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Jasiek 2008-12-26 02:04

LBAWinOwns, what if your decompressing algorithm knew that the string 1234 is always followed by 5678? Like the brain, it would seek out familiarities and fill in the blanks based on experience/programming. Perhaps we should leave the realm of digits and move into a more analog world. The file contains the word orange, and the decompresser immediately brings us the smell,taste,touch sensations associated with the orange?


I saw this lecture on ted recently, about recording not a musical track, but the keystroke pressures and tempo of piano keys, and them making a computerized piano recreate the exact same condition. a file containing that information is smaller then one containing the sound. Like a beefed up midi.

What if a similar method is made for other data?

LBAWinOwns 2008-12-26 02:18

Well, you can never do that for random raw data. But you can do that where you can speculate, and that's compression that actually can work, But it can never work for random data where it's impossible to speculate.

PNG is a loseless compression, so the technology do exist, I don't know how it works to be honest, but I can guarnatee you that it can't make all images smaller, it uses the fact that most pictures doesn't contain random pixels.

Another better example is zipping files. It knows that some patterns are common, but it can't compress a file with random data.



However, the future for data compression does not lie in lossless compression, we have to use lossy compression in order to make a huge decrement of the compressed output size. For example, you can compress the smell, taste and of two oranges to one 'standard-orange'. Even if the two oranges probably taste and smell a tiny bit differently, so you've actually lost the actual exact taste of the orange. The trade-off is that you only store 'orange' twice (takes less space), and can decompress their smell and taste to a regular orange, which most likely is similar to how those two oranges tasted. (actually, there could have been just one orange)

All movie codecs use lossy compression.

Darkflame 2008-12-26 02:34

Basicaly switching from littoral arrangement of data to a system of storing it semantically.
You store concepts, not the data itself. (which is how our own memory works).

Quote:

Originally Posted by ChaosFish (Post 370976)
My idea has all huge files compressed to 8kb or even less regardless of their content. I know it probably seems like total bullshit without me telling more about it, but I'm pretty sure it's going to be viable.

*tries to tune into CF's brain*
Spoiler:

The only method I can think your thinking of, would work..in principle...but your probably hugely underestimating the size of the "other bit" your using.
For 8kb to uniquely discribe a film, any film, your look up table would probably end up being the size of earth. Or googles hard drive...whatevers smaller.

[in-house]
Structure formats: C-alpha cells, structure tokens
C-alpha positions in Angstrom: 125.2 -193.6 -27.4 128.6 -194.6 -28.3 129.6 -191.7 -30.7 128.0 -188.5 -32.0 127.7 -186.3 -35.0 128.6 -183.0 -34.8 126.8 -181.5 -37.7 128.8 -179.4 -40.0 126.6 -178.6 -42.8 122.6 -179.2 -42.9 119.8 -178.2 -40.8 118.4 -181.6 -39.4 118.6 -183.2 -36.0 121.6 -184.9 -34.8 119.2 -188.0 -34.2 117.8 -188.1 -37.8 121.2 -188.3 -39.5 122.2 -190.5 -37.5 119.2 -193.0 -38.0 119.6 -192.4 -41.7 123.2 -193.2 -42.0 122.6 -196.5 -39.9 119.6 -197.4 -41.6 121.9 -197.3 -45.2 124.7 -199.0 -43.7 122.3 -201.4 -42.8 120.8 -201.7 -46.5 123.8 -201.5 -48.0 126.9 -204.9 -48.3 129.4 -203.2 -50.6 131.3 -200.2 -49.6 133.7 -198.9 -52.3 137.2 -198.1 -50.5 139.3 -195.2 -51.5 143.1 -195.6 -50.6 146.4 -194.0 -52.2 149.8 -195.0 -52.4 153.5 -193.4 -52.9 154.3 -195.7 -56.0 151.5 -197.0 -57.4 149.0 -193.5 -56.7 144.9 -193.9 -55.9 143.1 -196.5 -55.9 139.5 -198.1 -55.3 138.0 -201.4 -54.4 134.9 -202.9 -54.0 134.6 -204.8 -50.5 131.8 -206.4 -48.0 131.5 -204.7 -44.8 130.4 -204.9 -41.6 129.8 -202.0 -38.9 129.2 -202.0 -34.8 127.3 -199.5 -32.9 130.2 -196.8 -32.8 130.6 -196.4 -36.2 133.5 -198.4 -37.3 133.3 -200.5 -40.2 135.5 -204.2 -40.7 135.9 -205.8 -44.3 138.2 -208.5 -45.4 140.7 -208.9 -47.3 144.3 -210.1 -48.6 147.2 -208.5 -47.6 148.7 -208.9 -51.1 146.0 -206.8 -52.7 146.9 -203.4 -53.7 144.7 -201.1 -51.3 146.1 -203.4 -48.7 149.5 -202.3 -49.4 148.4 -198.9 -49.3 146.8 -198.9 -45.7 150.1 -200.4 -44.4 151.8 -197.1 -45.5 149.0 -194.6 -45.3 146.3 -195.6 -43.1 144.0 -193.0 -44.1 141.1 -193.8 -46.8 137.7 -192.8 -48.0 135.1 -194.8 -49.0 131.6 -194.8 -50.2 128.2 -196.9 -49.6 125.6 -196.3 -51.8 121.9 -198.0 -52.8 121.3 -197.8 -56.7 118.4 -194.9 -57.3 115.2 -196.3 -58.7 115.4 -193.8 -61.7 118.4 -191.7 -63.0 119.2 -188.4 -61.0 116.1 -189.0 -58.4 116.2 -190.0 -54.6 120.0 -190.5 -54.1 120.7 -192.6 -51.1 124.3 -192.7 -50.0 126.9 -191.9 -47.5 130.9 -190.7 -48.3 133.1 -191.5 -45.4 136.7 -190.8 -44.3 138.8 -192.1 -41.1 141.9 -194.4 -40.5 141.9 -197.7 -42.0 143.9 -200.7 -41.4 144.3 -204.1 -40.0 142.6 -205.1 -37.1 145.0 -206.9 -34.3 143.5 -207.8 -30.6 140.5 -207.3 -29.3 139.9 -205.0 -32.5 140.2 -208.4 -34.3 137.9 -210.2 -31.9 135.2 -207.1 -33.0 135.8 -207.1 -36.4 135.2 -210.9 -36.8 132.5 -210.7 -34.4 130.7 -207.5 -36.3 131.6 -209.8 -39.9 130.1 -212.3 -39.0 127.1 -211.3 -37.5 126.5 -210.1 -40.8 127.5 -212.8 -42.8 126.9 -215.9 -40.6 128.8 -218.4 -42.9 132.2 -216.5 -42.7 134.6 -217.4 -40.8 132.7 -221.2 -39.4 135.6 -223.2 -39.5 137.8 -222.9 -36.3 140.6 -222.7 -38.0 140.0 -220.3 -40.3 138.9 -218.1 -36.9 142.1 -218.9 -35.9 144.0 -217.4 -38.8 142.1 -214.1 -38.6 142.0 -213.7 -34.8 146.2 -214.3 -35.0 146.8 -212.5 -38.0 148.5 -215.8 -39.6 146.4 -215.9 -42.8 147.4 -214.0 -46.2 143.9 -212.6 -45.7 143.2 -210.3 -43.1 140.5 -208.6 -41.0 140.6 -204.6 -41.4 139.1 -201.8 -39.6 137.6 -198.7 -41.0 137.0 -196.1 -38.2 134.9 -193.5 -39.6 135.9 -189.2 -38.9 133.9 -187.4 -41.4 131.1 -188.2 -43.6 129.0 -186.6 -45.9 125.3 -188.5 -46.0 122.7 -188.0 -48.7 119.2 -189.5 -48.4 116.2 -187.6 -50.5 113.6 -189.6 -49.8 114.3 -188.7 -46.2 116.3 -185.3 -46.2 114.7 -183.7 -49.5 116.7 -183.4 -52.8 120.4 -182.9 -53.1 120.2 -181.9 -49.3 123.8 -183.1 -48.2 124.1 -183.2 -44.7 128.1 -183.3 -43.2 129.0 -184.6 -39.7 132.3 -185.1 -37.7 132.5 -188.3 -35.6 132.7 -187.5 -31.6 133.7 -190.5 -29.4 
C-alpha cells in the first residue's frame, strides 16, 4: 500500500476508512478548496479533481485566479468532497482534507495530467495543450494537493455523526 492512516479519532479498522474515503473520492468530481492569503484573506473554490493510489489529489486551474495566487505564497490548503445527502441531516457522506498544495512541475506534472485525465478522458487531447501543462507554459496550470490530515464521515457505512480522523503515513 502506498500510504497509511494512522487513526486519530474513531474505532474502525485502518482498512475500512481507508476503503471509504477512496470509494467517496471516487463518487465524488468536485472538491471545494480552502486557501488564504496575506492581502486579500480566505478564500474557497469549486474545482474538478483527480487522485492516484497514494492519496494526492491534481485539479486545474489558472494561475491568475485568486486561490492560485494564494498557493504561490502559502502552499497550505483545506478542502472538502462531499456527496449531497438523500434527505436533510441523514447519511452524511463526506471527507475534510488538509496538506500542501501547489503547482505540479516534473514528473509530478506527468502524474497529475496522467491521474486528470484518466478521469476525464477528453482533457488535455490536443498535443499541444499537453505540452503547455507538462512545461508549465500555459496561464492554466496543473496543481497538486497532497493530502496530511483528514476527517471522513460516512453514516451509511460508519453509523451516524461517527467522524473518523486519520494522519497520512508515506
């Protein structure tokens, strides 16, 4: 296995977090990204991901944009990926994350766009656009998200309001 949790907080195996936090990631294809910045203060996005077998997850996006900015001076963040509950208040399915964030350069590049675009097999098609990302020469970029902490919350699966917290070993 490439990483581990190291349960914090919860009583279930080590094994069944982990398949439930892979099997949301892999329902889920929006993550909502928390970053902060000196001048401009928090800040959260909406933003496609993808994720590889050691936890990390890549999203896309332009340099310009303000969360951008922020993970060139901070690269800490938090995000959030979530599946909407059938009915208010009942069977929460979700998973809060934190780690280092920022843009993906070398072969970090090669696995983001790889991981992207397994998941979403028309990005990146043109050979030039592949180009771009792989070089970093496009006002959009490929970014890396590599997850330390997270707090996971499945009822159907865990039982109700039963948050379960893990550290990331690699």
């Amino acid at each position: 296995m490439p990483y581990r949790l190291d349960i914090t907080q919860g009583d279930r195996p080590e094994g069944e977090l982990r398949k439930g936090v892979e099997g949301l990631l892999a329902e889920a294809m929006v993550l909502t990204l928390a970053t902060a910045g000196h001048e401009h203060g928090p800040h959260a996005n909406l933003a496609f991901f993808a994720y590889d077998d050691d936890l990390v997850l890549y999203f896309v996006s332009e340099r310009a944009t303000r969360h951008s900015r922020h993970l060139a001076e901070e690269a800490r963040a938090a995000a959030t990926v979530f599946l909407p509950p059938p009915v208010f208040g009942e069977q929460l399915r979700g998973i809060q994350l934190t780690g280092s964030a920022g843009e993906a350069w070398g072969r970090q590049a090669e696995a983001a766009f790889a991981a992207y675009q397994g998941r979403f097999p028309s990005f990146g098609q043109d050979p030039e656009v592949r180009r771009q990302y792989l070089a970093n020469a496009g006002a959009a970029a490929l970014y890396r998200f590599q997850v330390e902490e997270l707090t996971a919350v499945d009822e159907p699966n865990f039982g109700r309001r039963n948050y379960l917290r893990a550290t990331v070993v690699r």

Medur 2008-12-26 02:49

Quote:

Originally Posted by Darkflame (Post 370997)
Spoiler:

The only method I can think your thinking of, would work..in principle...but your probably hugely underestimating the size of the "other bit" your using.
For 8kb to uniquely discribe a film, any film, your look up table would probably end up being the size of earth. Or googles hard drive...whatevers smaller.

Spoiler:
Yeah. This kind of compression might actually become viable if we find some extraordinary method of storing information. But then we probably we won't need it anyway.

ChaosFish 2008-12-26 08:36

Whatsa lookup table? *looks at Wikipedia*


I feel like an ass. But you're all way off. (actually, I love it)

ChaosFish 2008-12-26 09:06

Btw, bit of a red herring, but did you know human DNA only takes up as much as 3 gigabytes? That's less than one plain DVD disc. I always found it amazing.

Darkflame 2008-12-26 13:27

Indeed. But that dosnt mean that DNA could describe every possible creature shape, merely that we are one of the shapes it can describe.
In many ways we are like a fractual....a lot of complexity springing from a simple formula.
Thats why it would be so lovely to find alien life, because ultimately we share a lot in common with every other animal on this planet. A completely alien form of life wouldnt just look different to us, but would have a completely different "tree" of possible shapes.

Quetch 2008-12-27 22:15

why do people still search for water on Mars ??? it will NEVER be found because of Mars itself. It ain't like water doesn't exist there cause Quetch doesn't want it to, but it's because the soil on Mars has a very very high concentration of olivine (also called peridot if I remember correctly) which would dissolve almost instantaneously in the presence of water. Also the temperature and atmosphere on Mars would make water evaporate in a matter of hours.

So Mars never had, doesn't have and never will have water cause: